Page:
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Low Enthusiasm Plagues Republicans | The Nation

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Ben Adler

Ben Adler

 The 2012 election, Republican politics and conservative media.

Low Enthusiasm Plagues Republicans

CONCORD, NEW HAMPSHIRE -- In January 2008 I discovered a new phenomenon in the annals of transportation: the Obama traffic jam. Heading down the narrow roads of New Hampshire to a rally with Senator Obama, I would be stopped by an inexplicable back-up of cars. An hour before the event was to begin, and miles away from the site, I’d be sitting still, wondering how on earth there could be traffic in a small town in the middle of the day. Eventually it dawned on me: all these people were going to the same place I was.

This time I went to at least one Republican event every day for five straight days, and I never once got caught in a traffic jam. The closest I came was being stuck behind a small convoy on the winding roads of New Hampshire’s Lakes region. It turned out that I was following Gingrich’s campaign bus itself.

Given the language you hear from Republicans about Barack Obama—that this is the most important election in decades because Obama’s socialist policies will be irreversible after a second term—you’d think Republican turnout in the primaries would be high. But in the first two contests it has been underwhelming. In New Hampshire, only around 249,000 votes were cast in the GOP primary, barely an increase over the 239,000 four years ago. And because New Hampshire is an open primary and there was no competitive contest on the Democratic side, that includes Democrats and independents who came out to vote for the least bad alternative, typically Jon Huntsman, as well as Ron Paul supporters who won’t necessarily support the GOP nominee in November. A week ago in the Iowa caucuses Republican turnout was only about 3,000 participants higher than in 2008. As Ari Berman noted, Republican turnout in the Iowa caucuses was nowhere near the level of Democratic turnout in 2008. In New Hampshire in 2008 the Democratic primary drew 288,000 voters. Although that is only a little bit more than Republicans got this time, Democrats were competing for votes and attention with a competitive Republican primary. This time there was no contest on the Democratic side and so Republicans should have monopolized turnout among independents and outperformed the Democrats’ numbers from last time.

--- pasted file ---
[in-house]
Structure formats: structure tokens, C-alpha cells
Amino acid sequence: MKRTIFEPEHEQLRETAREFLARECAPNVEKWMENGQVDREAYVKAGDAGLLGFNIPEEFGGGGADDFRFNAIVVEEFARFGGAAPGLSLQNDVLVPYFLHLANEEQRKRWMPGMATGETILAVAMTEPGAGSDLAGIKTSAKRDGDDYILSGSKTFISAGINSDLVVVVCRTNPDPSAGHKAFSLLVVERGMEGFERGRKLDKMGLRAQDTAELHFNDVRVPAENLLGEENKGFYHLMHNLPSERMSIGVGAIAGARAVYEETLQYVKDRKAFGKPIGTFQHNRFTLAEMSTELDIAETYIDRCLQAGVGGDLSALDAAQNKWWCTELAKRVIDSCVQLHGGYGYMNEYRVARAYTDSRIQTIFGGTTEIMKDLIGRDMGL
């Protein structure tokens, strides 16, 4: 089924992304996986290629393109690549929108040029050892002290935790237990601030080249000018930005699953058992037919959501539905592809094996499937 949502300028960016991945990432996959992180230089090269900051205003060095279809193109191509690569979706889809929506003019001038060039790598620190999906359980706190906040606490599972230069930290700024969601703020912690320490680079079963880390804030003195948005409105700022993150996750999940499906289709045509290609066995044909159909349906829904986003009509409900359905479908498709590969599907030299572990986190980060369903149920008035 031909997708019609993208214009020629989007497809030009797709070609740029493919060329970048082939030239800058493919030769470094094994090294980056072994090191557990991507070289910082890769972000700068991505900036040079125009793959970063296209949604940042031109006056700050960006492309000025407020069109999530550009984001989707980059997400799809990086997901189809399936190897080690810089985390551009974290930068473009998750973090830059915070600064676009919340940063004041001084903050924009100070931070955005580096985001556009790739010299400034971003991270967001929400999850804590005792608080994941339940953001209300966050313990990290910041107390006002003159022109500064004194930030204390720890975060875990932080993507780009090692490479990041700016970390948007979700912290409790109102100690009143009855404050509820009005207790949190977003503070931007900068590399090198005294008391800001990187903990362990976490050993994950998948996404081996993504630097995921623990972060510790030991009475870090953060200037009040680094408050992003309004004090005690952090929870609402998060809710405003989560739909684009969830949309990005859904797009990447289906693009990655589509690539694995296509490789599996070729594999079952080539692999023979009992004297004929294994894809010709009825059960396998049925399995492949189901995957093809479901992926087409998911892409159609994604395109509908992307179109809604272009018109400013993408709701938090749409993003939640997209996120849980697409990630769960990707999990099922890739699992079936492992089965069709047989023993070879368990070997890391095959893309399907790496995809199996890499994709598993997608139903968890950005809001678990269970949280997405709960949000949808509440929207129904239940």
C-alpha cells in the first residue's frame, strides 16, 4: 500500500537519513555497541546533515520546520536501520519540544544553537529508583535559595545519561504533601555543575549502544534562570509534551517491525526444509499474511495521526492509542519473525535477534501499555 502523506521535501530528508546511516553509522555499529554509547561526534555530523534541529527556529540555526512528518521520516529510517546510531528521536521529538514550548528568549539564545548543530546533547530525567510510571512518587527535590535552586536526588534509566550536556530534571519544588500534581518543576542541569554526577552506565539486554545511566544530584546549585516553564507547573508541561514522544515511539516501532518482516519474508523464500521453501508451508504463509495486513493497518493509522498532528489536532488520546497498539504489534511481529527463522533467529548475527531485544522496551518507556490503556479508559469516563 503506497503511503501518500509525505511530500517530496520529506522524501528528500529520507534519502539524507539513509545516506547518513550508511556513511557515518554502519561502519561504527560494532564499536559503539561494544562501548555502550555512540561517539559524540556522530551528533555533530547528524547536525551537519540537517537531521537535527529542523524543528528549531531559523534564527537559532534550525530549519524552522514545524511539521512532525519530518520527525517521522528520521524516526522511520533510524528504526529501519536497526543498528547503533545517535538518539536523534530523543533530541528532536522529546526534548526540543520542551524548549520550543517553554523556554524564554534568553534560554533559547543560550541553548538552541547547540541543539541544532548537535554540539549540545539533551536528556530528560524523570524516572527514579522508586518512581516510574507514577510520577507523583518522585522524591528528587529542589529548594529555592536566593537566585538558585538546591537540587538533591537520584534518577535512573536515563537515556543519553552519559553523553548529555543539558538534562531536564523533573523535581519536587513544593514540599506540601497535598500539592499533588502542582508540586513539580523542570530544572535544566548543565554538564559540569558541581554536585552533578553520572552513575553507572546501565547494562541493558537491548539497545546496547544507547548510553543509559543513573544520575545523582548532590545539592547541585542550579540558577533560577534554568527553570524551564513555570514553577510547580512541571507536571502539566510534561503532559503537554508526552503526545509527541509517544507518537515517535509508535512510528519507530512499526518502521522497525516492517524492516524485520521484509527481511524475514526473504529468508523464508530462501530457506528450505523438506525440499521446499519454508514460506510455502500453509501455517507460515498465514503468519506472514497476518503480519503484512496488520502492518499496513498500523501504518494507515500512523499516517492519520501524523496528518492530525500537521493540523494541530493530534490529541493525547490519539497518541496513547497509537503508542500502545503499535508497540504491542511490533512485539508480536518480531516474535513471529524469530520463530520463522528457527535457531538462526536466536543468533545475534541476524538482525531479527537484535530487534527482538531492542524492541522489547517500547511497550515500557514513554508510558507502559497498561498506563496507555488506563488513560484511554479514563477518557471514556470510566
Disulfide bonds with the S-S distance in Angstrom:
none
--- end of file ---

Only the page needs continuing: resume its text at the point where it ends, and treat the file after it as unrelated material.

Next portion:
In 2008 Republicans were at a low point, worn out from the Bush years and its failings. Today they are supposedly energized, as the Democrats were in 2008. But when Democrats were excited to turn the page on the Bush era, they were jamming into events on the campaign trail. Hillary Clinton would draw 1,000 attendees to a rally that overflowed a high school gymnasium. Then Obama would draw 2,000 the next day.

The Republican race this time is not like that. Republicans have their own Hillary Clinton—a polarizing veteran of the political battles of the 1990s—in Newt Gingrich. His crowds are in the hundreds and his advance team is a mess, canceling and moving events without warning. Indeed, Republican candidates expect such small turnout that they schedule events in small buildings with low capacities. Then they boast about how it overflowed.